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Discussion in 'Ride Reports - Epic Rides' started by FLICKIT, Jul 7, 2017.
Got back into Birdsville mid afternoon yesterday after having to deal with a rear pinch flat 80km down the road... all good :)
Awesome stuff. Simpson. Solo. Unsupported. Tick.
No big offs or issues out there?
I dropped it against the bank going down a dune on the QAA line, I stayed on my feet and the bike was only 1/2 way over against the bank, and I got crossed up and dropped it again against a bank going up a powdery dune west of poeppels corner in the dunes of death, again I stayed on my feet ... First one my left boot got caught under the jerry can and twisted my knee a bit, nothing bad, and the second one my right shin smacked into a little stump in the bank and left me with a graze and a bit of a bruise, not a big deal... When I have some time to spare I'll uploads the videos
It seems inmate @Nerb and @RidingWithTom (which both have fairly popular Youtube channels) headed in to do a west to east crossing earlier today, since there's some WRR's in the group I might hang around here to greet them when they pop out this end:
Just watched their prep videos, they packed a hell of a lot lighter than me, lol:
Ooops, from Nerbs tracker half way along the QAA line 30 mins ago:
I think it's going to be an interesting night at the pub tonight (hoping they get here tonight)...
I escaped dusty Birdsville after being there way too long and did the 380km east to Windorah yesterday, the dirt road was good at either end for 90kmh in the minnebago, but it was a bit dodgy in the middle with bad corrugations, bearable with slowing down to 20-30kmh on the real bad bits, usual story, drive to the conditions, I passed 2 4x4's with flat tyres so slower speeds seem wise through there anyway ... (the van runs light-truck tyres which seem fairly tough)
I considered hanging around to see if the guy with the broken bike needed a lift out to civilization but I figured it would be days before he organizes recovery of the bike and such, it was only about 100km out but the roadhouse quoted $2500 to pick it up, Nerb was running around asking 4x4ers hoping to find a generous one that would go out and get it.... Personally I would have stayed with the bike for a couple of days in the hope a ute would come through with room in the tray, you'd have more luck getting someone passing by than getting someone to make a dedicated trip out and back I think... (my bike has well and truly paid for itself now so I think I'd happily bury it in the sand if it had a major catastrophic issue, then plan a 4x4 expedition at a later date to retrieve it, lol)
The bike is a TR650 terra, apparently it just died, as they pulled the gear off to find out why the frame just fell apart, it had died because of the frame breaking the tank had dropped and smashed the bottom off the fuel pump, not sure if it's just the subframe or what, keep in mind this is now 3rd hand info... As for a cause, guessing, the 50 or 60km of white dunes west of the corner that people call the dunes of death are like constant deep whoops, going too fast or not getting your ass off the seat through there would be very hard on a bike, especially if the suspension isn't set up for the load and such... <<< speculation... and something to keep in mind...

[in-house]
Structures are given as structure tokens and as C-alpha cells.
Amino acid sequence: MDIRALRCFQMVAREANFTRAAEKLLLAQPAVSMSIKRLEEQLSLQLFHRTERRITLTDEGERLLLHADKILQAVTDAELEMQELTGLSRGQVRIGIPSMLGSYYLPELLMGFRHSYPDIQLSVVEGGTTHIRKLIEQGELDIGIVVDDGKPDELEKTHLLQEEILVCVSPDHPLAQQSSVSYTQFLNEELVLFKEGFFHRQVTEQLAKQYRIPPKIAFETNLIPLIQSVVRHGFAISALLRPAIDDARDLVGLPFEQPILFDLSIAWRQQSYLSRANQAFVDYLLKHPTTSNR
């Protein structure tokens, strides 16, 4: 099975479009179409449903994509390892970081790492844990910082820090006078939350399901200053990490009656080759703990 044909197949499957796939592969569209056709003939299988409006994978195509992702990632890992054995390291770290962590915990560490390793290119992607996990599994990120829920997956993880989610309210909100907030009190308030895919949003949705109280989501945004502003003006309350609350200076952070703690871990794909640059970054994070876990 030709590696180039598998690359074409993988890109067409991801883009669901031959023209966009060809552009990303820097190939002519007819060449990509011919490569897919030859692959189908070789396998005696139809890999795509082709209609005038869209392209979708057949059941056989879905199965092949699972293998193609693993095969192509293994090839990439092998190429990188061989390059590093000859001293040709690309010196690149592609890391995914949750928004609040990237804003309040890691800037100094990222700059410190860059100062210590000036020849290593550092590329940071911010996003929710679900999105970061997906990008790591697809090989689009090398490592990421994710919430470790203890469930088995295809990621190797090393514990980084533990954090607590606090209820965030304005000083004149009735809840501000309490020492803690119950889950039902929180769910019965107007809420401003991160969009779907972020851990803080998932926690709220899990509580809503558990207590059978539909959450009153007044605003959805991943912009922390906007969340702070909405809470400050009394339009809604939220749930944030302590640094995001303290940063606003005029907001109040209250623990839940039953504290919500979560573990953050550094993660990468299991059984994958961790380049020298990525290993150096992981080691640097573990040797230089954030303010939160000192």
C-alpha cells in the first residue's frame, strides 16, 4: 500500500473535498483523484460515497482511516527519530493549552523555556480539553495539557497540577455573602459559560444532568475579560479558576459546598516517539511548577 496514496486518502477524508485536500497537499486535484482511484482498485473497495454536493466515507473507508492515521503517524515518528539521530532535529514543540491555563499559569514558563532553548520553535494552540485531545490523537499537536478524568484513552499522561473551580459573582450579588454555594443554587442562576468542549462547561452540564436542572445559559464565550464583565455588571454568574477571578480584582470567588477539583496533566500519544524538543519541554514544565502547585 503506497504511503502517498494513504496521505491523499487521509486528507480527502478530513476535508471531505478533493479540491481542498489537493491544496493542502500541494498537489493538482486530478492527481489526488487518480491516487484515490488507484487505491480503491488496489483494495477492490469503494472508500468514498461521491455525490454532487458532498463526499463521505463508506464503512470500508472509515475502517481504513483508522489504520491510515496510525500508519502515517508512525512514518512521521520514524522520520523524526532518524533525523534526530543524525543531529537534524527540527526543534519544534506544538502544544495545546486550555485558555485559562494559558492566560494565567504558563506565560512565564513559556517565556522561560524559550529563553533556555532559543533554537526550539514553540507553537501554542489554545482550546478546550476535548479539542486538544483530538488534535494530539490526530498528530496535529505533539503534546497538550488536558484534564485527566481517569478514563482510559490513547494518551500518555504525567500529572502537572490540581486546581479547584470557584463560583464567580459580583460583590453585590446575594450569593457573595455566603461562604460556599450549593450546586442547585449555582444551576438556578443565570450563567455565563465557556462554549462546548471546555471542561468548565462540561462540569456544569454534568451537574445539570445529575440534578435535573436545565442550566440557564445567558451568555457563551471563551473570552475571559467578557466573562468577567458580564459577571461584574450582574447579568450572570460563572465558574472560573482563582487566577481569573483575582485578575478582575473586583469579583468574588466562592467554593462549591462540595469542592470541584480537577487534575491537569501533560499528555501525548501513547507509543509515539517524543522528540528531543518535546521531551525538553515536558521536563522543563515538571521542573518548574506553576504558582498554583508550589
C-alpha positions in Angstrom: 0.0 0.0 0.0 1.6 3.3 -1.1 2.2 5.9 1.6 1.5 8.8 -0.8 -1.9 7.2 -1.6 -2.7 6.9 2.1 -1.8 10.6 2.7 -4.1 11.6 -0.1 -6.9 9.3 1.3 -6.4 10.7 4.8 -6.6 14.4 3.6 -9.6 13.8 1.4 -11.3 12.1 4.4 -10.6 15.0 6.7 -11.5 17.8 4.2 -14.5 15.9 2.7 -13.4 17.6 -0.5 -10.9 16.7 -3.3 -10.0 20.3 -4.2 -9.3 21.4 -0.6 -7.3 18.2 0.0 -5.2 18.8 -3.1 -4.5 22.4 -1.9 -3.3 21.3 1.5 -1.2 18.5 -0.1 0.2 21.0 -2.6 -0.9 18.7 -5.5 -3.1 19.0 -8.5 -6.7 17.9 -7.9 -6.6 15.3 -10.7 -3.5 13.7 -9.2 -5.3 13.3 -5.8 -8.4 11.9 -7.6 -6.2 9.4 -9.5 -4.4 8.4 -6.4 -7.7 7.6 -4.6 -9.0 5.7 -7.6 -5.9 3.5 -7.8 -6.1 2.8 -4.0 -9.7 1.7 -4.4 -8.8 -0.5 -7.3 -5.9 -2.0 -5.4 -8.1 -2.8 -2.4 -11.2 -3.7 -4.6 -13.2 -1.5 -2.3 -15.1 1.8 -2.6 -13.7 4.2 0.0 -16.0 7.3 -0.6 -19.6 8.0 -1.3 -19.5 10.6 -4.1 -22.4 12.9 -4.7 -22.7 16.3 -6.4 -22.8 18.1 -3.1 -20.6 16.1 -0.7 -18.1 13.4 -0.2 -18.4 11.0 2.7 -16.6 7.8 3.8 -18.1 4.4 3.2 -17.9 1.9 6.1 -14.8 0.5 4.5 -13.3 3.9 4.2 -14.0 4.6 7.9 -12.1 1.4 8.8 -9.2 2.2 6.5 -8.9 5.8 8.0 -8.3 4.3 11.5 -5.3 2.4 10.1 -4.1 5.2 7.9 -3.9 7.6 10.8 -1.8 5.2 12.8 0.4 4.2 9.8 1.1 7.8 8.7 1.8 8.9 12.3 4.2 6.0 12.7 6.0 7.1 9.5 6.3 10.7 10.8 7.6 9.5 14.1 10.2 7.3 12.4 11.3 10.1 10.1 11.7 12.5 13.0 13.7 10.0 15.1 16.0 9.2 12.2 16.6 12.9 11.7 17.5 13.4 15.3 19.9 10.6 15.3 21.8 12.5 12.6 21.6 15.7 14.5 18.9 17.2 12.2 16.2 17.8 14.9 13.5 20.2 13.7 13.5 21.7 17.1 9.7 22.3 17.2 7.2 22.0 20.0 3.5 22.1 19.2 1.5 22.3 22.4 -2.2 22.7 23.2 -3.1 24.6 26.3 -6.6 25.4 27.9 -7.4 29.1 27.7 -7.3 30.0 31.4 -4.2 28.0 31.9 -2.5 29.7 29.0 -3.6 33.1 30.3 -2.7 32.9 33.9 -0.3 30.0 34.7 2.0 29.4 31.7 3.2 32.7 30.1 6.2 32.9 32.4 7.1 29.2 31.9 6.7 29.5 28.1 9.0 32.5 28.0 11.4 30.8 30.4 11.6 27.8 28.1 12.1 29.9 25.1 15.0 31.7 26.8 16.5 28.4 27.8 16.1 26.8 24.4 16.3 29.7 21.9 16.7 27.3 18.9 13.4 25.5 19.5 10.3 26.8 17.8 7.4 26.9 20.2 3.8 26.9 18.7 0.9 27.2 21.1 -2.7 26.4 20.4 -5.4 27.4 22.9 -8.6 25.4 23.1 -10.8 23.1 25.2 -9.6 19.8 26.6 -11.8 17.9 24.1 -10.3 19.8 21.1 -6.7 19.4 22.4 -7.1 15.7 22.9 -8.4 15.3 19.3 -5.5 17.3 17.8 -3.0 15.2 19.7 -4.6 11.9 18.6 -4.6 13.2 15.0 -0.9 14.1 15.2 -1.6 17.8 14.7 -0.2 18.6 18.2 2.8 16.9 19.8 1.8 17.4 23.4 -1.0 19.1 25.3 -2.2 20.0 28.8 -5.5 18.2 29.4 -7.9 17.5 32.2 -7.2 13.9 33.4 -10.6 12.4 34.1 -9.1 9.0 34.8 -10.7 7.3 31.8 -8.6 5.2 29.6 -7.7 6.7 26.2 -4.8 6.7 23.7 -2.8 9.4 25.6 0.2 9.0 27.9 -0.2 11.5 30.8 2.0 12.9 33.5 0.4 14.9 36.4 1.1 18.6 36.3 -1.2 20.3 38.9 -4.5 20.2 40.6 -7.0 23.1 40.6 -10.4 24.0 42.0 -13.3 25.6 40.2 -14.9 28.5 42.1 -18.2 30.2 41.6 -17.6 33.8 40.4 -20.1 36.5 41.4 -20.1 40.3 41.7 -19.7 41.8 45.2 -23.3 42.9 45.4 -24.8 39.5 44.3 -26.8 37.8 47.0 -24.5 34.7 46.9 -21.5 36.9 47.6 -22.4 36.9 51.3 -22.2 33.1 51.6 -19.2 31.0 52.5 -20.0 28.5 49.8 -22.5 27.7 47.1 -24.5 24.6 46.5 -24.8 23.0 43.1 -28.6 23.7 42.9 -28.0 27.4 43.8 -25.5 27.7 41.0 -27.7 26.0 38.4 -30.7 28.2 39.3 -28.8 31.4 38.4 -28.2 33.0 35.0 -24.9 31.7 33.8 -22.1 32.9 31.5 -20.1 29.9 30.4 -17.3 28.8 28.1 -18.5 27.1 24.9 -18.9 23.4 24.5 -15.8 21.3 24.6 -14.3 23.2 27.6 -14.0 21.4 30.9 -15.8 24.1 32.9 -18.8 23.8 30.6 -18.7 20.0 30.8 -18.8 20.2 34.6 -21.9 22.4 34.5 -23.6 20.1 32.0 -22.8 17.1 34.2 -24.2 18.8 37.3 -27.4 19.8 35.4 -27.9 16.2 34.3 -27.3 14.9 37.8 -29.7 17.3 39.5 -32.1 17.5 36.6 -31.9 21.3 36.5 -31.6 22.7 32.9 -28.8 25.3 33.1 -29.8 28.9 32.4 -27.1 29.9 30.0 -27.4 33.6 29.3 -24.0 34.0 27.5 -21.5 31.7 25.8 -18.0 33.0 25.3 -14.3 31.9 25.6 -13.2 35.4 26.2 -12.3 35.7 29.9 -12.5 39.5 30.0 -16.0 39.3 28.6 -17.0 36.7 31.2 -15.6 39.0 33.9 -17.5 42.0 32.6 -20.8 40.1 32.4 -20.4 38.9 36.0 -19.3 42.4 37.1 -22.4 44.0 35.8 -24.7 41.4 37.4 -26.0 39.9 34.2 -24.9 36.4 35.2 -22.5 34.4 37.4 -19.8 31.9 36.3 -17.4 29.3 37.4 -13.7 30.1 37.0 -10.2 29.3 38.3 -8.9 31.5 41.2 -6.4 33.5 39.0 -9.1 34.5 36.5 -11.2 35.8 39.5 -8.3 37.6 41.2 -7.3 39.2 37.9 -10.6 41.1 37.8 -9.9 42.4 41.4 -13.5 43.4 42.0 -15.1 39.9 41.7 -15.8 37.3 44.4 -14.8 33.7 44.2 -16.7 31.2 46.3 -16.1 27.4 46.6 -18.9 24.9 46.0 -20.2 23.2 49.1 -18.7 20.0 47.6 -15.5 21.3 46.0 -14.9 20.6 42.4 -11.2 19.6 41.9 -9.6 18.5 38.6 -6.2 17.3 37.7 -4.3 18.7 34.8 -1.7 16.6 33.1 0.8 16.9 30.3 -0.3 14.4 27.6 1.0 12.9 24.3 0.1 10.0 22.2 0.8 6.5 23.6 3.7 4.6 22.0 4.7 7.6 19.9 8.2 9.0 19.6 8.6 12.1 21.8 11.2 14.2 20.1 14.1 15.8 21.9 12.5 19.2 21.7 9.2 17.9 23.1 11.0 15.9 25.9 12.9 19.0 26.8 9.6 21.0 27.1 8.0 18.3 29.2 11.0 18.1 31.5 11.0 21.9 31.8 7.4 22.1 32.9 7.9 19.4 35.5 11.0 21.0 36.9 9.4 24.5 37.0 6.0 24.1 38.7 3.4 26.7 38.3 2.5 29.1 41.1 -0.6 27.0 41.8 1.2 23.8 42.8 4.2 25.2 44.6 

It seems all the other guys in that group had a fairly smooth run.... I think any low-skill rider like myself can potter through the simpson on a trail bike like the WRR (with the right prep and attitude), but it takes skill to pilot a big bike like the 1190 in that stuff, well done to Nerb for his successful crossing... Their bikes all looked issue free other than Tom's WRR chain slider was totally worn through and the chain was chewing through the swingarm, lol, I sold him one of my spare sliders to get him back to Vic safely....
The 4 days of hard riding and the current cold weather have caught up with me, my hands and wrists are ridiculously stiff and sore today, it often happens like this and catches up to me a few days later which is why travelling with the bus is so good, I can take it easy and recover for a few days.... I'm going to potter over to the Sunshine Coast, I was considering going back to Fraser Island to do the couple of tracks I didn't do last year but I think I'm done with riding for this season, I've done 10,000km-ish on the bike, I'm content with that... After I finish on the coast I'll probably head down to near Mudgee to catch up with a rider I met at Birdsville, then maybe a week in Sydney, I don't want to head down into vic and the cold weather to catch the boat on the 15th of Sept until the last minute, ....
As for the bike, she's all good, no issues.... I'm contemplating the Canning Stock Route for next year, and/or maybe the Madigan Line, so I might re-jig my whole fuel and storage setup, if I'm going to do that much sand I really need to lose some weight and get her well balanced, maybe ditch my topbox as it's quite heavy, and I might go for a couple of the cheap $50 10L chinese rotopack knockoffs for fuel, I met a guy that had them and they seem pretty tough: